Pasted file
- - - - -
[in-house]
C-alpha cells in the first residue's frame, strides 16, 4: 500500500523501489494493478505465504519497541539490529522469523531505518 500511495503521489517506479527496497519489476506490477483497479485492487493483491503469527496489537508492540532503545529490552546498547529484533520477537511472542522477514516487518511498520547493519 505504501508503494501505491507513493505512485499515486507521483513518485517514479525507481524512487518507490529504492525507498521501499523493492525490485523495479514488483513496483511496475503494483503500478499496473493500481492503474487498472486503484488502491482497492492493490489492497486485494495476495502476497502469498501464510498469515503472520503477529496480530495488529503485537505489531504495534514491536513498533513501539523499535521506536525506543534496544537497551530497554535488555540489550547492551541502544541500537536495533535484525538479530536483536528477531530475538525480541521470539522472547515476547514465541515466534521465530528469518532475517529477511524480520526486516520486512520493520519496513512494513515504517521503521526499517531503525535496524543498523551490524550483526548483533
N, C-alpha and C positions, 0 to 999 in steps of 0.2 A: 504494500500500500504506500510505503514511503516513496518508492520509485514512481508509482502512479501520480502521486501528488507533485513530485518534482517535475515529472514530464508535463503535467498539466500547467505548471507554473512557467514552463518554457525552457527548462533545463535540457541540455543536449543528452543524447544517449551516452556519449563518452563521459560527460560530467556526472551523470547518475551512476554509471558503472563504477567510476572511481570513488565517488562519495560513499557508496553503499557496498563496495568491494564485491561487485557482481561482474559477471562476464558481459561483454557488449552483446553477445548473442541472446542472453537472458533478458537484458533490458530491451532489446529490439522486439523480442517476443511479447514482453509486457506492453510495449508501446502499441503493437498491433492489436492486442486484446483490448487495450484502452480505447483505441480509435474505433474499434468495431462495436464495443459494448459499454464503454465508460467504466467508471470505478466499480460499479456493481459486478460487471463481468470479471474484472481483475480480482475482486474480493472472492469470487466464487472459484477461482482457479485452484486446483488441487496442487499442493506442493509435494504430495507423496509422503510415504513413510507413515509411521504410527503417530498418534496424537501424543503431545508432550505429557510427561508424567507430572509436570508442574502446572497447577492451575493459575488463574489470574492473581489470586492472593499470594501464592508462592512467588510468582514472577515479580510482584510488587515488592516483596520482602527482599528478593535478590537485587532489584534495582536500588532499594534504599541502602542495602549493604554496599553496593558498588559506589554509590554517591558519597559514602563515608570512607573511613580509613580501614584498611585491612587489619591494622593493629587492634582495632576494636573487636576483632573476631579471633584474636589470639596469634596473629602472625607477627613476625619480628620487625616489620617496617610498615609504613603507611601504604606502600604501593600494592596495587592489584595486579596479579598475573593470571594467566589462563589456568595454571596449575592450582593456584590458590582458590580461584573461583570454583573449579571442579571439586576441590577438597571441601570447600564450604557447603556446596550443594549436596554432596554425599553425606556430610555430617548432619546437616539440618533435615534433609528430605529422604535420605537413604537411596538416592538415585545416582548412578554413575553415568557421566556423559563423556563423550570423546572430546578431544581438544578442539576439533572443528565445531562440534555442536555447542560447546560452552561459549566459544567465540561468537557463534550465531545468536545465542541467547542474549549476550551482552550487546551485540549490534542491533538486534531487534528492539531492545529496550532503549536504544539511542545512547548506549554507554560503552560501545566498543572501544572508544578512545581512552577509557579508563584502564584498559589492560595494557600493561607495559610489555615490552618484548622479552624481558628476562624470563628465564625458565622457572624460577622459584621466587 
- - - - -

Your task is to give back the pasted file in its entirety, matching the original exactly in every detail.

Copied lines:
[in-house]
C-alpha cells in the first residue's frame, strides 16, 4: 500500500523501489494493478505465504519497541539490529522469523531505518 500511495503521489517506479527496497519489476506490477483497479485492487493483491503469527496489537508492540532503545529490552546498547529484533520477537511472542522477514516487518511498520547493519 505504501508503494501505491507513493505512485499515486507521483513518485517514479525507481524512487518507490529504492525507498521501499523493492525490485523495479514488483513496483511496475503494483503500478499496473493500481492503474487498472486503484488502491482497492492493490489492497486485494495476495502476497502469498501464510498469515503472520503477529496480530495488529503485537505489531504495534514491536513498533513501539523499535521506536525506543534496544537497551530497554535488555540489550547492551541502544541500537536495533535484525538479530536483536528477531530475538525480541521470539522472547515476547514465541515466534521465530528469518532475517529477511524480520526486516520486512520493520519496513512494513515504517521503521526499517531503525535496524543498523551490524550483526548483533
N, C-alpha and C positions, 0 to 999 in steps of 0.2 A: 504494500500500500504506500510505503514511503516513496518508492520509485514512481508509482502512479501520480502521486501528488507533485513530485518534482517535475515529472514530464508535463503535467498539466500547467505548471507554473512557467514552463518554457525552457527548462533545463535540457541540455543536449543528452543524447544517449551516452556519449563518452563521459560527460560530467556526472551523470547518475551512476554509471558503472563504477567510476572511481570513488565517488562519495560513499557508496553503499557496498563496495568491494564485491561487485557482481561482474559477471562476464558481459561483454557488449552483446553477445548473442541472446542472453537472458533478458537484458533490458530491451532489446529490439522486439523480442517476443511479447514482453509486457506492453510495449508501446502499441503493437498491433492489436492486442486484446483490448487495450484502452480505447483505441480509435474505433474499434468495431462495436464495443459494448459499454464503454465508460467504466467508471470505478466499480460499479456493481459486478460487471463481468470479471474484472481483475480480482475482486474480493472472492469470487466464487472459484477461482482457479485452484486446483488441487496442487499442493506442493509435494504430495507423496509422503510415504513413510507413515509411521504410527503417530498418534496424537501424543503431545508432550505429557510427561508424567507430572509436570508442574502446572497447577492451575493459575488463574489470574492473581489470586492472593499470594501464592508462592512467588510468582514472577515479580510482584510488587515488592516483596520482602527482599528478593535478590537485587532489584534495582536500588532499594534504599541502602542495602549493604554496599553496593558498588559506589554509590554517591558519597559514602563515608570512607573511613580509613580501614584498611585491612587489619591494622593493629587492634582495632576494636573487636576483632573476631579471633584474636589470639596469634596473629602472625607477627613476625619480628620487625616489620617496617610498615609504613603507611601504604606502600604501593600494592596495587592489584595486579596479579598475573593470571594467566589462563589456568595454571596449575592450582593456584590458590582458590580461584573461583570454583573449579571442579571439586576441590577438597571441601570447600564450604557447603556446596550443594549436596554432596554425599553425606556430610555430617548432619546437616539440618533435615534433609528430605529422604535420605537413604537411596538416592538415585545416582548412578554413575553415568557421566556423559563423556563423550570423546572430546578431544581438544578442539576439533572443528565445531562440534555442536555447542560447546560452552561459549566459544567465540561468537557463534550465531545468536545465542541467547542474549549476550551482552550487546551485540549490534542491533538486534531487534528492539531492545529496550532503549536504544539511542545512547548506549554507554560503552560501545566498543572501544572508544578512545581512552577509557579508563584502564584498559589492560595494557600493561607495559610489555615490552618484548622479552624481558628476562624470563628465564625458565622457572624460577622459584621466587 